Second, a debtor must meet the “best interest of creditors” test. This is a formula for determining how much money, if any, unsecured creditors would have received had the case been filed under Chapter 7. This would typically only come into play if the debtor had non-exempt assets (property worth more than can be protected) which would be at risk of loss had the debtor filed a Chapter 7 bankruptcy.

Third, generally, a debtor must, during the duration of the Chapter 13 bankruptcy, pay all secured debts (for example, a vehicle) and priority debts (such as a recent income tax obligation or a domestic support obligation such as child or spousal support arrears) before the debtor could receive a discharge in a Chapter 13.

The debtor should work with the attorney to come up with a plan that meets the requirements of the law while enabling the debtor to meet the debtor’s own personal living expenses.

Will creditors accept a debt settlement plan?

Unlike a Chapter 13 bankruptcy, which is entered into through court, a creditor is not required to accept a private debt settlement plan. While private debt settlement plans may be good option, it is important to keep several factors in mind.

First, there is not a mechanism outside the Court to require a creditor to accept a proposed plan to pay a debt.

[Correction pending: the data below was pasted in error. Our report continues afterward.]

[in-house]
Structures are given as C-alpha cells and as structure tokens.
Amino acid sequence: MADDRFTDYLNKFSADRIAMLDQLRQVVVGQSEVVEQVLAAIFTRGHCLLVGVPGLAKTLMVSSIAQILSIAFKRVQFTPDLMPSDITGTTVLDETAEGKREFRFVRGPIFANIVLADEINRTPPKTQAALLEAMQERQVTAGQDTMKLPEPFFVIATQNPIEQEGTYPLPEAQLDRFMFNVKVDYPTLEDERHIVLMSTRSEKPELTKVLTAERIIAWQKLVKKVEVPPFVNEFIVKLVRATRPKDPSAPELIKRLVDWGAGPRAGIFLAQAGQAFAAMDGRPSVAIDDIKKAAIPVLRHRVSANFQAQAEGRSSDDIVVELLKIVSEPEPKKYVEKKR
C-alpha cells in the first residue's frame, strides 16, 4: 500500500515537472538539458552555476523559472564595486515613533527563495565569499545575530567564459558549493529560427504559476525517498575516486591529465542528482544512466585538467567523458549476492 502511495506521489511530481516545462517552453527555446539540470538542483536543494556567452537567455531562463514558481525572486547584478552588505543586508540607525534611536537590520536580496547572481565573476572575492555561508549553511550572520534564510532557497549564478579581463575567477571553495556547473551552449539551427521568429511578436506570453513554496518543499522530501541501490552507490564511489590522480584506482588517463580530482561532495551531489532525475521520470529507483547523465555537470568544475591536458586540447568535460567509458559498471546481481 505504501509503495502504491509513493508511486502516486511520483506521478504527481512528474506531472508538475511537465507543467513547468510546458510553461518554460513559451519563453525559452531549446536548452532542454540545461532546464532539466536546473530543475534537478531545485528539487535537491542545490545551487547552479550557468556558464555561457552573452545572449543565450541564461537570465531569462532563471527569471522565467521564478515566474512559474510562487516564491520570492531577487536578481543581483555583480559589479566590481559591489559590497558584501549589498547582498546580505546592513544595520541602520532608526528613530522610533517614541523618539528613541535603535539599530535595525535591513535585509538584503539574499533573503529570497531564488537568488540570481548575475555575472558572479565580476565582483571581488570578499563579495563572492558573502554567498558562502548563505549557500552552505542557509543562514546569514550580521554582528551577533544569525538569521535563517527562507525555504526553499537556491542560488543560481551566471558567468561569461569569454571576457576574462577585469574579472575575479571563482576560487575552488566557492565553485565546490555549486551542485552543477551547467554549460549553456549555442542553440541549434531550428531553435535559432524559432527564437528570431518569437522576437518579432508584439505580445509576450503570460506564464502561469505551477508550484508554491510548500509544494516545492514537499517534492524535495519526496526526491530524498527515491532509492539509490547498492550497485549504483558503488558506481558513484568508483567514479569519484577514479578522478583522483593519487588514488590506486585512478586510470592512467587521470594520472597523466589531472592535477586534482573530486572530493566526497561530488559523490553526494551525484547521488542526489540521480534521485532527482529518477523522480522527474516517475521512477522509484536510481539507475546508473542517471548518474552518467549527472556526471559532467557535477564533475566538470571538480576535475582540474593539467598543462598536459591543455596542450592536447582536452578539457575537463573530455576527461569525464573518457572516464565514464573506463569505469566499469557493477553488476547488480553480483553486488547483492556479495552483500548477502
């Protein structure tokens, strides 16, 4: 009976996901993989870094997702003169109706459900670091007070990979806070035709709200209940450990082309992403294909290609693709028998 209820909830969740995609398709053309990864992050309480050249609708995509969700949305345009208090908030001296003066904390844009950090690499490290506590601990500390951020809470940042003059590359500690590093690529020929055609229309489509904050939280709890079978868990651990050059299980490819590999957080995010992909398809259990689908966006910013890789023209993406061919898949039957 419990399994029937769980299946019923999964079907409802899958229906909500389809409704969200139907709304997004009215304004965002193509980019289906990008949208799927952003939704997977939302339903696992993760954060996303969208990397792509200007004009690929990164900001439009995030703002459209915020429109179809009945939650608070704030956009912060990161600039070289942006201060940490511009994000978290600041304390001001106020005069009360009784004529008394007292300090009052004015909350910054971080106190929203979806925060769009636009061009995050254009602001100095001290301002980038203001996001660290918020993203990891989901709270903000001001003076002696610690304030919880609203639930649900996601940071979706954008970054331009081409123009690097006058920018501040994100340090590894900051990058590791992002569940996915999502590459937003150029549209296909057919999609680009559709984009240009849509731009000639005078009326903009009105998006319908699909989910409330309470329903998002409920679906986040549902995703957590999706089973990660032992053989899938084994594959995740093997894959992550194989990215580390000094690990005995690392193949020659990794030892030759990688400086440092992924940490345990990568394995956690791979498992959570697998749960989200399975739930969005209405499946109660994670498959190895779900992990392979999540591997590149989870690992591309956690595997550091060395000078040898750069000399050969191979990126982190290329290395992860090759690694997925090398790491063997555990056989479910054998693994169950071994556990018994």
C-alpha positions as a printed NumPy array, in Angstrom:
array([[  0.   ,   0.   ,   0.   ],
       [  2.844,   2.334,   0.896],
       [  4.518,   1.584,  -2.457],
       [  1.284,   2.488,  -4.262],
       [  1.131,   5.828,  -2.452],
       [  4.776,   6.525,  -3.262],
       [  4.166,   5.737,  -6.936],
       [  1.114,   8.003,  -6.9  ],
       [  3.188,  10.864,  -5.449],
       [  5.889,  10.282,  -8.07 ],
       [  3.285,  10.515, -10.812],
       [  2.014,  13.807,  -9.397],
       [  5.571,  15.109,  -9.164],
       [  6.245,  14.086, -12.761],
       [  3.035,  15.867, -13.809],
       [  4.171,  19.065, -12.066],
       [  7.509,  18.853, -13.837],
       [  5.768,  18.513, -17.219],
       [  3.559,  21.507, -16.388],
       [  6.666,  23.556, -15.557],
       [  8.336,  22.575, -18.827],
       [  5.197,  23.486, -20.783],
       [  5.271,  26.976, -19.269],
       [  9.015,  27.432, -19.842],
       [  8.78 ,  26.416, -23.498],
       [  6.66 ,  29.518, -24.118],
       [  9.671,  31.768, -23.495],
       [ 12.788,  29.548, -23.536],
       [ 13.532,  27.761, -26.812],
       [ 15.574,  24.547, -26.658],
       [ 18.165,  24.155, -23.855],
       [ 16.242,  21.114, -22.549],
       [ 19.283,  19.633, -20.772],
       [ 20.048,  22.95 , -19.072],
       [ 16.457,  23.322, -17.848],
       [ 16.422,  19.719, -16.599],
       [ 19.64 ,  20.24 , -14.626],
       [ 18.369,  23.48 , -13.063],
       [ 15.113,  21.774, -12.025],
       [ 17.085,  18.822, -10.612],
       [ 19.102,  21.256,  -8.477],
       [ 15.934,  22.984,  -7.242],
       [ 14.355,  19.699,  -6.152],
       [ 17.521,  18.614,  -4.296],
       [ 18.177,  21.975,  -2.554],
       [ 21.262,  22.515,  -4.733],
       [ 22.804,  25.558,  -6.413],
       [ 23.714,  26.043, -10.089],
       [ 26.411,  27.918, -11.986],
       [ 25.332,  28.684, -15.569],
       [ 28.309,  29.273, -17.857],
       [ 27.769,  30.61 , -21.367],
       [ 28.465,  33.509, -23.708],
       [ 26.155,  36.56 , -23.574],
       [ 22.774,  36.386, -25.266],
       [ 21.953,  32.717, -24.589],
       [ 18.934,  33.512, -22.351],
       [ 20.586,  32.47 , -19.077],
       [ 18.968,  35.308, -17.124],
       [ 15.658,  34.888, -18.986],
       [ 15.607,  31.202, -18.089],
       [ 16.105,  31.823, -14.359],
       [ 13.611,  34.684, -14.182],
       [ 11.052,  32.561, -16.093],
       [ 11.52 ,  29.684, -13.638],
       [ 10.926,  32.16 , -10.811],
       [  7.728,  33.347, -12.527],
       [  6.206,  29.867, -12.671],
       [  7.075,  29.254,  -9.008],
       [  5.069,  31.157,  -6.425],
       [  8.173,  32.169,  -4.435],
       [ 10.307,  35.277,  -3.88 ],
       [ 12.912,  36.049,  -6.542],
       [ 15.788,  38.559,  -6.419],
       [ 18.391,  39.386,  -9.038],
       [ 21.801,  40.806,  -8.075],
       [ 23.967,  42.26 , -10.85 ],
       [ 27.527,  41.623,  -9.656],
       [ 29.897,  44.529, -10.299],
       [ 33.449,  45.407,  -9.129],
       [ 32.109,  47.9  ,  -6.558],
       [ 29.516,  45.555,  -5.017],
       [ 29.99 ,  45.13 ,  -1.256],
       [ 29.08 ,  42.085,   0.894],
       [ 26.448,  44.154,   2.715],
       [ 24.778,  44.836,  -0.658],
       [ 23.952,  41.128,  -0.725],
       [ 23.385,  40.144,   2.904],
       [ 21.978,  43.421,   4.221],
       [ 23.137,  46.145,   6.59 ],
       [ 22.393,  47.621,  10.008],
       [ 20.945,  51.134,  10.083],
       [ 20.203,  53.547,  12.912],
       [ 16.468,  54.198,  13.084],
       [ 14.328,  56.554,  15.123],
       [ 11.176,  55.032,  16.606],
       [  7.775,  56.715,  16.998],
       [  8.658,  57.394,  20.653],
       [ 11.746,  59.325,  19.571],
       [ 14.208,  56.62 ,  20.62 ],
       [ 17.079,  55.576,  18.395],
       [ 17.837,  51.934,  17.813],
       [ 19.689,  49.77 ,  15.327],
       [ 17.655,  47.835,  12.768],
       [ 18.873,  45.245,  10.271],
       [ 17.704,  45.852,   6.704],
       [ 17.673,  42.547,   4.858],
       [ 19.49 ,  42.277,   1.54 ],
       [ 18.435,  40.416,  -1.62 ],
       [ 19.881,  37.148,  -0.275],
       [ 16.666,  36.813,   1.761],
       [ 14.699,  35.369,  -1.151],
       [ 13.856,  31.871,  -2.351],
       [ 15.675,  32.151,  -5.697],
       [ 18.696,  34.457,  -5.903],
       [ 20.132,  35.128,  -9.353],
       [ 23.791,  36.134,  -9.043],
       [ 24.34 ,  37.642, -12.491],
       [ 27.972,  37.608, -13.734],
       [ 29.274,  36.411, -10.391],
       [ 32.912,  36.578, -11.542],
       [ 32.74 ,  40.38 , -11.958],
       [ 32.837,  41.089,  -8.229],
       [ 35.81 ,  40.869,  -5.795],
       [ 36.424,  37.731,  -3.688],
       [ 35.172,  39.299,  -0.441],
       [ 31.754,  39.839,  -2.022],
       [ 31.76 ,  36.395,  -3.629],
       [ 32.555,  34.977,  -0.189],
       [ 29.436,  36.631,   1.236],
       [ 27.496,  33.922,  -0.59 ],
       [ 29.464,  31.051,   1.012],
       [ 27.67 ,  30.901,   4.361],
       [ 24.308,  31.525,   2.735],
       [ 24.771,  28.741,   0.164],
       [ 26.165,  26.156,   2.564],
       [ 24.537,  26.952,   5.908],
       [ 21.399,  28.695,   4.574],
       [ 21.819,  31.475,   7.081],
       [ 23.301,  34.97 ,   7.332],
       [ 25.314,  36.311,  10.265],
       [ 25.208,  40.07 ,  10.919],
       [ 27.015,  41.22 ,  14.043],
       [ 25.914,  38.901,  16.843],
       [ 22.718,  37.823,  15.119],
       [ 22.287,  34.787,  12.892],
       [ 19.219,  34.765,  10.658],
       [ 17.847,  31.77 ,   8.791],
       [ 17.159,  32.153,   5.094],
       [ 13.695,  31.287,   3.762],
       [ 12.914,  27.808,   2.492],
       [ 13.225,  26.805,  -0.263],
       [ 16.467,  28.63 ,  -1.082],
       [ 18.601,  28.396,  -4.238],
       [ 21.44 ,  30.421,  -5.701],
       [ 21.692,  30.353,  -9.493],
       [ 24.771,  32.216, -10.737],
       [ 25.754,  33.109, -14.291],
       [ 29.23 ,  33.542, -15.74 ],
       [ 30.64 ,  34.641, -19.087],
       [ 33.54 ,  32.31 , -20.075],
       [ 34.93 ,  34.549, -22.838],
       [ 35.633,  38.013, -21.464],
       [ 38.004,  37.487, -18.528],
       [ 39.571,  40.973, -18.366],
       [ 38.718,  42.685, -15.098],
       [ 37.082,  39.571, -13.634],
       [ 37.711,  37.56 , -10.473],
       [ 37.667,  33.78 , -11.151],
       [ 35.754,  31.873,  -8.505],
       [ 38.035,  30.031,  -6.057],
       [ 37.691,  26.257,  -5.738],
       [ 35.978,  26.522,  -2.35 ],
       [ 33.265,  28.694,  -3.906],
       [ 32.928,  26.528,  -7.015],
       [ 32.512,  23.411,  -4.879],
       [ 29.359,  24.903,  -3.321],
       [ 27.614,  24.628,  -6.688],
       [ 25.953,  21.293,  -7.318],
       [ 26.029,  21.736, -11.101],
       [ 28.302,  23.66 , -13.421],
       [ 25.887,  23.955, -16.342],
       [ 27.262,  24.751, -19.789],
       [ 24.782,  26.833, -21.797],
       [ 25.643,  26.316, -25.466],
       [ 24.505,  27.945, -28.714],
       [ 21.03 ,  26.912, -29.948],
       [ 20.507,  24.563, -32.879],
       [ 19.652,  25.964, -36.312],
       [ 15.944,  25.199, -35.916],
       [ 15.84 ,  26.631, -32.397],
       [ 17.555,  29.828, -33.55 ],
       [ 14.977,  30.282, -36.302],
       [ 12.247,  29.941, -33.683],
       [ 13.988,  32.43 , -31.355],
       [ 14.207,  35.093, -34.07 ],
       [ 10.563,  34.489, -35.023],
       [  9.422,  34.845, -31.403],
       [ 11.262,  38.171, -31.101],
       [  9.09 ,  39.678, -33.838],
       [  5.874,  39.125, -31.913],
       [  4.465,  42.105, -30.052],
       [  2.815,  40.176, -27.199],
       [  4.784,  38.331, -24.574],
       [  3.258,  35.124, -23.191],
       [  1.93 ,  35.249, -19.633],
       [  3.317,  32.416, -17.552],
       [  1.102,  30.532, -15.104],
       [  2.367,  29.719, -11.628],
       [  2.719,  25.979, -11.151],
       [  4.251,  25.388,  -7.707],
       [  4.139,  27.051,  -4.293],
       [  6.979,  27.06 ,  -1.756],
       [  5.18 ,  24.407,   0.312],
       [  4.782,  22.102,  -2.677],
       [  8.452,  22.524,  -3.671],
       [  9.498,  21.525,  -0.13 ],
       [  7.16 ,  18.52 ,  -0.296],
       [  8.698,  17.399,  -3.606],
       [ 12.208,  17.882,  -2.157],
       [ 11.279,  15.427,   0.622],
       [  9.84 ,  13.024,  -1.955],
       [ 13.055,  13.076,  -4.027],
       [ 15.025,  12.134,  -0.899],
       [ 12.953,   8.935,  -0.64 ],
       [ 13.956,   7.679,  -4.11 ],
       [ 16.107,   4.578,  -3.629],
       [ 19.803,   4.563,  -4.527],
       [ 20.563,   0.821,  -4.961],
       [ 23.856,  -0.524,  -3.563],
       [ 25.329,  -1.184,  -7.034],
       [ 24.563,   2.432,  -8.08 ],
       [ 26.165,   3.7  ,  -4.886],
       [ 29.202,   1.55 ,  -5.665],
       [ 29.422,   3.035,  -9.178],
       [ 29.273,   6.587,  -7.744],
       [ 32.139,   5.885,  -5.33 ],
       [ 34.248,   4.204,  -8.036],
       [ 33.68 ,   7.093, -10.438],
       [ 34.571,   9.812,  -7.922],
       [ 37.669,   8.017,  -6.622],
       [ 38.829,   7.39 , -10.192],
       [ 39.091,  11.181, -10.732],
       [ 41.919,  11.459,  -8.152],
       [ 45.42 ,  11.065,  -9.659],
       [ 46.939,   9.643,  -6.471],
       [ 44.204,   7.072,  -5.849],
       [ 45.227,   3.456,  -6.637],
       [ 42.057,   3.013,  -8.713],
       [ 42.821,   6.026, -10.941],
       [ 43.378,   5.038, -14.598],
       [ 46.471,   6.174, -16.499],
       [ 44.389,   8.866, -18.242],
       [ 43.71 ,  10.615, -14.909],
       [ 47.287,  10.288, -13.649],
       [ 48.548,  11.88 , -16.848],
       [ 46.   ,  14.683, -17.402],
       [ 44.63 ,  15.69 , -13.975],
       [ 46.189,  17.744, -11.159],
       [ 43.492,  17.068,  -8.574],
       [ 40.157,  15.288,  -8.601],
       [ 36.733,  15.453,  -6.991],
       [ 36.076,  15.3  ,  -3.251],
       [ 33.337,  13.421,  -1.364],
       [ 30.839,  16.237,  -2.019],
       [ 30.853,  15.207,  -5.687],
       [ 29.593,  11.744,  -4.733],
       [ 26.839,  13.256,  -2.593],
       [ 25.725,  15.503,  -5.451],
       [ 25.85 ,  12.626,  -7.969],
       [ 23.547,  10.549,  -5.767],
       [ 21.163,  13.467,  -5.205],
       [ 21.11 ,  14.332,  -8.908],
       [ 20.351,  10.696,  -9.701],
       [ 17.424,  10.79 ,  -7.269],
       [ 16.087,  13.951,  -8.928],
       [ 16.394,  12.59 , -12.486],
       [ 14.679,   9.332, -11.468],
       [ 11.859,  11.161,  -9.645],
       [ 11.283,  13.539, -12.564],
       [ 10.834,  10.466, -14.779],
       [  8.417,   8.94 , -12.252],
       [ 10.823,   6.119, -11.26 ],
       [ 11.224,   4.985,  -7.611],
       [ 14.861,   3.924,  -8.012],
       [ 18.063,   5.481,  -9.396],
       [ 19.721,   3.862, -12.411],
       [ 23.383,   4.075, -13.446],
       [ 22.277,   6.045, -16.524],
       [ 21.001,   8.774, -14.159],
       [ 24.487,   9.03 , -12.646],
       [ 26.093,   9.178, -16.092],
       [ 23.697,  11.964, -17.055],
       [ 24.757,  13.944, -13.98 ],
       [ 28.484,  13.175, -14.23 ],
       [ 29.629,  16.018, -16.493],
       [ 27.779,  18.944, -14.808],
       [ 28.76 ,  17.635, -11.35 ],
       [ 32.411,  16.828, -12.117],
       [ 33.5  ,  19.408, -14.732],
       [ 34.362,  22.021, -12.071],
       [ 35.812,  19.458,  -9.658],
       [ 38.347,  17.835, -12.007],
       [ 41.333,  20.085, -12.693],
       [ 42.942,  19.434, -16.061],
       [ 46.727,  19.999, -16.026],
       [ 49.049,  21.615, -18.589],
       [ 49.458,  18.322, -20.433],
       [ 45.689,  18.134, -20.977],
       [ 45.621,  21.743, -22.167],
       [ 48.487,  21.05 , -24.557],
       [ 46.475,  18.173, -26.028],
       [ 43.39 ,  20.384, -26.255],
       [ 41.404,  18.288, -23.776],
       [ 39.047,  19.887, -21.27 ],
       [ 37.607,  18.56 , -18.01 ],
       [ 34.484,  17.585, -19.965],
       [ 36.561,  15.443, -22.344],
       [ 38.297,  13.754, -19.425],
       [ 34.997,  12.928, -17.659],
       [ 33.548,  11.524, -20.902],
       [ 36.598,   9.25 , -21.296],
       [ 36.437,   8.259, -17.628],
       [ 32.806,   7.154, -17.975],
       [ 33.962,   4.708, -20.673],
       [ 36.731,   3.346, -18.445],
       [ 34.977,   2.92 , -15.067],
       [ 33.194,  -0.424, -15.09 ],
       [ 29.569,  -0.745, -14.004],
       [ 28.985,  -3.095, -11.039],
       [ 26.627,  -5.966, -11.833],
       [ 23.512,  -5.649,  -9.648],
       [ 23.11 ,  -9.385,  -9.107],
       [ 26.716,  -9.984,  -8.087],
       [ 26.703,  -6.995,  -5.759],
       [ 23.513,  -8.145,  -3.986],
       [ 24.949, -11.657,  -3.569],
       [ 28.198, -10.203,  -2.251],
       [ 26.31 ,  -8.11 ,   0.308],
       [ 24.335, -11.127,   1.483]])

Second, be aware of other potential creditors when agreeing to a debt settlement plan. Working out an arrangement with one creditor may lead to other creditors appearing with their hands out, thus making the previous agreement with the first creditor more than the debtor can manage.

Third, a private settlement plan does not stop a court garnishment unless the creditor voluntarily agrees to stop it.

Fourth, if the private debt settlement plan involves a third party saving up funds that you transmit to them, until they enough on hand to make a settlement offer, beware that the creditor, or other creditors, can pursue legal action against you.

Fifth, be aware that cancellation of debt is a taxable event and you should expect to receive a 1099-C from the creditor and, potentially, to have to pay income taxes on the amount of debt canceled through the debt settlement plan. This is not the case with a bankruptcy discharge.